Order: Ixodida (= Metastigmata)
As arachnids, ticks are closely related to mites and spiders. Hard ticks of veterinary importance in Canada include Rhipicephalus sanguineus, Dermacentor variabilis, D. albipictus, and various Ixodes spp. including I. scapularis and I. pacificus, the vectors of Borrelia burgdorferi - the cause of Lyme disease.
Host range and geographic distribution
Adult ticks overwinter in the environment and begin to emerge from hibernation (exit diapause) in early spring shortly after snowmelt (a period of days above 5°C). They will actively search (quest) for hosts by climbing to the tips of grass blades and other low vegetation waiting for appropriate hosts to brush past. Numerous mammals have been reported as hosts for adult D. andersoni. They are generally larger species including deer, elk, coyotes, dogs, horses, cattle and people. As the weather warms the ticks become active in greater numbers, reaching a peak in the late spring (temperatures between 16°C and 19°C and above 20% humidity) or possibly early summer (in Saskatchewan). As days get hotter and drier (a period of days above 20°C and below 20% humidity) the number of active ticks declines rapidly. Most adult ticks that have not found hosts by this time seek protection under ground debris and generally will not become active again until the following spring. These unfed ticks can survive for at least two years and possibly longer and will become active each spring. Questing adult D. andersoni have been reported from February to November in regions of their North American geographic range but peak activity seems to be in May and June.
Adult ticks that have been successful in finding a host will feed for about a week, mate during that time, and drop off the host into the environment. Females lay eggs about seven days later and then die. Eggs hatch approximately a month after being produced with the emerged larvae dispersing from the egg mass and actively seeking hosts, generally small mammals including mice, squirrels, gophers, chipmunks and small carnivores. If successful in finding a host they will feed for 2-6 days and fall off into the environment where they moult and become nymphs. It is possible to find questing larval D. andersoni in regions of their North American geographic range from March to October, with peak numbers found in June and July. Larval ticks can survive, unfed, for at least a year and will overwinter.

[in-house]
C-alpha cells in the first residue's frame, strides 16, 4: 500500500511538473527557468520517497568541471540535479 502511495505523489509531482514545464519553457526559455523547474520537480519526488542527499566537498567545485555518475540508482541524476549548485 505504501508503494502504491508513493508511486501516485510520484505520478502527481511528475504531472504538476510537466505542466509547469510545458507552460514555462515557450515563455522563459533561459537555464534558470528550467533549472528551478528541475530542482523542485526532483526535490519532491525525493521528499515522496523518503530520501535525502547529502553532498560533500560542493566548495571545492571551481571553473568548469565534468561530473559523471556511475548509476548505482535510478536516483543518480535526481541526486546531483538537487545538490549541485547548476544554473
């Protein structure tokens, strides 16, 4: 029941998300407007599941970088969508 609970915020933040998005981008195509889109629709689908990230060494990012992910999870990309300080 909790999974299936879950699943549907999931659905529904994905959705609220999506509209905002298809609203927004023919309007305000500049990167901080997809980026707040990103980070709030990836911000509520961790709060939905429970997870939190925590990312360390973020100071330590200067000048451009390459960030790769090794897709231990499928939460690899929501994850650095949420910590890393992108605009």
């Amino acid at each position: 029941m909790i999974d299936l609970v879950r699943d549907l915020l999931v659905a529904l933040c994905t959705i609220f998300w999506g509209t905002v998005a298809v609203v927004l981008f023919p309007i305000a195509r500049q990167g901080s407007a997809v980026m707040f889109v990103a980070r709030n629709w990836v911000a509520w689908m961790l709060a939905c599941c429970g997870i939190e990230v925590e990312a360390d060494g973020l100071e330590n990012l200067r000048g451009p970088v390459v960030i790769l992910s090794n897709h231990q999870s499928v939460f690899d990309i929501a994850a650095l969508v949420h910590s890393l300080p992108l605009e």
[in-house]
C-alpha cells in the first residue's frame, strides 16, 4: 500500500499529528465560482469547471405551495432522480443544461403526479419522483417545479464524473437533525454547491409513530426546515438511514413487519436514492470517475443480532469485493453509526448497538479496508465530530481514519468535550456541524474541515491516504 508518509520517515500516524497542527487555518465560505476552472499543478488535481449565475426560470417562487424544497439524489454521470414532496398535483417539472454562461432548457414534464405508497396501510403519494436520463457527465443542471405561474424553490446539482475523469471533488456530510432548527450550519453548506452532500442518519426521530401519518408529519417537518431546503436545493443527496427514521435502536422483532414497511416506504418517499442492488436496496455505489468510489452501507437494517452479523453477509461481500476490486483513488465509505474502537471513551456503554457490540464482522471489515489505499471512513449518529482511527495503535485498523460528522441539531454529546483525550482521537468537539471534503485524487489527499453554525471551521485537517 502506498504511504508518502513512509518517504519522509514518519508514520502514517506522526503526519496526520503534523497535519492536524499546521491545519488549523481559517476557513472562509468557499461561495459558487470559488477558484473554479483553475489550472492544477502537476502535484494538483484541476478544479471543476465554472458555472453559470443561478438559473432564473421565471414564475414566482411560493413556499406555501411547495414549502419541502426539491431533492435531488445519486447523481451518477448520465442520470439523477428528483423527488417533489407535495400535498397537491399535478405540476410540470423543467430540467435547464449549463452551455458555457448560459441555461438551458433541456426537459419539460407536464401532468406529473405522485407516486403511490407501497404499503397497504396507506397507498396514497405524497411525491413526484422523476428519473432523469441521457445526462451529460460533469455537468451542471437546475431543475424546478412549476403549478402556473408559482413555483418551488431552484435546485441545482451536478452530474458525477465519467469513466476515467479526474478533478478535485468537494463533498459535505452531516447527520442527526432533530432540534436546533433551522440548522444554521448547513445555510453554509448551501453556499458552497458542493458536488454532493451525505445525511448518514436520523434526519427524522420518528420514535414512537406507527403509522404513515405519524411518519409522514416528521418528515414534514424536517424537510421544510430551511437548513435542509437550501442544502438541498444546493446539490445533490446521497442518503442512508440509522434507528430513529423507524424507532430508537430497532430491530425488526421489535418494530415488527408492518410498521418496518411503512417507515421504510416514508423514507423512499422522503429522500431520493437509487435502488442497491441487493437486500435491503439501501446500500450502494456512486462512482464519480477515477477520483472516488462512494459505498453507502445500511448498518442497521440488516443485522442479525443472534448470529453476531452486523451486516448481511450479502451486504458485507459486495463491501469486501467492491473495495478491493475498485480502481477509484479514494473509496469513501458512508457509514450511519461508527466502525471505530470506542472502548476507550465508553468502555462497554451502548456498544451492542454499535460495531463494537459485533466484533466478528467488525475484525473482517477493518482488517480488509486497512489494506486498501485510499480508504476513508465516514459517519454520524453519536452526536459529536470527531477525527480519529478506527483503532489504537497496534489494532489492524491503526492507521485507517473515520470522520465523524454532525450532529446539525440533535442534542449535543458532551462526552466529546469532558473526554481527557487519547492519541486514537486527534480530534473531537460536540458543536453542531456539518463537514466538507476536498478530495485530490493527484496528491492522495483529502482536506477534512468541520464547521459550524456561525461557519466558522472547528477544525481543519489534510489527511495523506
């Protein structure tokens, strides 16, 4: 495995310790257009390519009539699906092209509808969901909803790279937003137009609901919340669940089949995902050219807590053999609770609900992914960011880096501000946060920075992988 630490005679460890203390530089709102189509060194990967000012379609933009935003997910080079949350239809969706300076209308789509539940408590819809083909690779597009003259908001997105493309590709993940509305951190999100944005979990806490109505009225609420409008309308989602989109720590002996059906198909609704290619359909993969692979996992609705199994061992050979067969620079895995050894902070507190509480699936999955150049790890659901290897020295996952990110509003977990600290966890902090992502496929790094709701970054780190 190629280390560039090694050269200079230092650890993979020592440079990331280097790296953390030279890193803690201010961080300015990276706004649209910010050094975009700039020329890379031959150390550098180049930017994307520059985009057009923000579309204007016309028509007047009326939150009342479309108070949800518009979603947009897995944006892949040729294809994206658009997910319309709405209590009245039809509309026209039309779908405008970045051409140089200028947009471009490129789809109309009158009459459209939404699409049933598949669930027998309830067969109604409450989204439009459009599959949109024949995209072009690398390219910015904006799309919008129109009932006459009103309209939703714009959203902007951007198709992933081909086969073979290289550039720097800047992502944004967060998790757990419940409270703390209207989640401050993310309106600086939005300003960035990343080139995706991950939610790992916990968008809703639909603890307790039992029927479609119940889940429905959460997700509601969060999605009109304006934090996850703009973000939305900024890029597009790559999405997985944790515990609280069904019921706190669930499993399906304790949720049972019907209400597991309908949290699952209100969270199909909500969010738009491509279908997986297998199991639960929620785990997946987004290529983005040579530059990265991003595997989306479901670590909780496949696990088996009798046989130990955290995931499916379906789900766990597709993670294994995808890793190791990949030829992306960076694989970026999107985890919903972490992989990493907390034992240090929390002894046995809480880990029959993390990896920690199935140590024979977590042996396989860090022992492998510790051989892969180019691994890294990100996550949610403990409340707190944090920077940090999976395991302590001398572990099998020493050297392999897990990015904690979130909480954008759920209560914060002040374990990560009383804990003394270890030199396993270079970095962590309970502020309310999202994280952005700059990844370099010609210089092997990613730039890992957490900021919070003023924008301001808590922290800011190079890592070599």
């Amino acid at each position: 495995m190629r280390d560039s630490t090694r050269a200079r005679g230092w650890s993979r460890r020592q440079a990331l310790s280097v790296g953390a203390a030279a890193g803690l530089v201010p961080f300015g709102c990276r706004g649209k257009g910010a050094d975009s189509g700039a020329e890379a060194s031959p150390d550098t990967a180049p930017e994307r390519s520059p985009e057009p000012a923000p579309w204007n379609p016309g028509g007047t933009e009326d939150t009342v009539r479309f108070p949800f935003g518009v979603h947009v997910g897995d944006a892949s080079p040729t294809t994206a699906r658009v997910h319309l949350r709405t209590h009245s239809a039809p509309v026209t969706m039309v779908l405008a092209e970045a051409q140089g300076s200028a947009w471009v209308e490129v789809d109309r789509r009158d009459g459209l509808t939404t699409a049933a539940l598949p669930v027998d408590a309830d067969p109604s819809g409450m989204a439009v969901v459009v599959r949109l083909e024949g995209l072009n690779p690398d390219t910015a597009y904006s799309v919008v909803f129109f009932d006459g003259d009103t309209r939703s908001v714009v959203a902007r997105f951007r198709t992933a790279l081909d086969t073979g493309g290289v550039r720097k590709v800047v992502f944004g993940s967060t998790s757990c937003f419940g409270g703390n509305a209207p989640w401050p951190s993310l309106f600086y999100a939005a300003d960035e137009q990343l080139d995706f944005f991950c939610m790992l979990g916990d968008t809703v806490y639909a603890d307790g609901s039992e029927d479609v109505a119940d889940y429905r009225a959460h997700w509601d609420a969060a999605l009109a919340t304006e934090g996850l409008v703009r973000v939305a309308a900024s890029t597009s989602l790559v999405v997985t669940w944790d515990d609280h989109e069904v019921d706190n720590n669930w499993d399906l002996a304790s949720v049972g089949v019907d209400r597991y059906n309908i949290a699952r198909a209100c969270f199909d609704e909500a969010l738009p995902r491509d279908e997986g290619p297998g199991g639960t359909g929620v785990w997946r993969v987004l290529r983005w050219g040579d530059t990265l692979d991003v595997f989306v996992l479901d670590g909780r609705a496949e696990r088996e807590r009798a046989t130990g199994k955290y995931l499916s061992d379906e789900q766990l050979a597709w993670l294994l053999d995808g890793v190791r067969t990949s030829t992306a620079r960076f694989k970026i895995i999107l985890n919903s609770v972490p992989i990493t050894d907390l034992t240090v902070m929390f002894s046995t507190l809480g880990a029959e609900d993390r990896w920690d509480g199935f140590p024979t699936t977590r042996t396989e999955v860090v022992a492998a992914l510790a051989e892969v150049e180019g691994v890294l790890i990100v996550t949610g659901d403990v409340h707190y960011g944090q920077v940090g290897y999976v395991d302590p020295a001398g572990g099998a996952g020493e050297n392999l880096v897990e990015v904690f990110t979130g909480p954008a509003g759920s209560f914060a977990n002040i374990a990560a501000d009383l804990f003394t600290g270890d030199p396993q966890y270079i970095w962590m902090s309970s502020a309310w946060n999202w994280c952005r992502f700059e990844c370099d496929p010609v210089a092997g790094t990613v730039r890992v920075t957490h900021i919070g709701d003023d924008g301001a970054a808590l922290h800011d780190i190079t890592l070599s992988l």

Most nymphs do not feed during the summer in which they have developed and will be inactive, under ground cover, until the following spring or early summer. When they do begin questing they will search for small mammal hosts and, if successful, feed for about a week. They then fall off the host and moult to the adult stage. Active D. andersoni nymphs can be found in regions of their North American geographic range from March to October with peak numbers seen in May through June. They may be able to survive a second winter beneath ground debris. Newly emerged adults generally do not feed until a number of weeks after moulting and therefore generally do not feed until the following spring.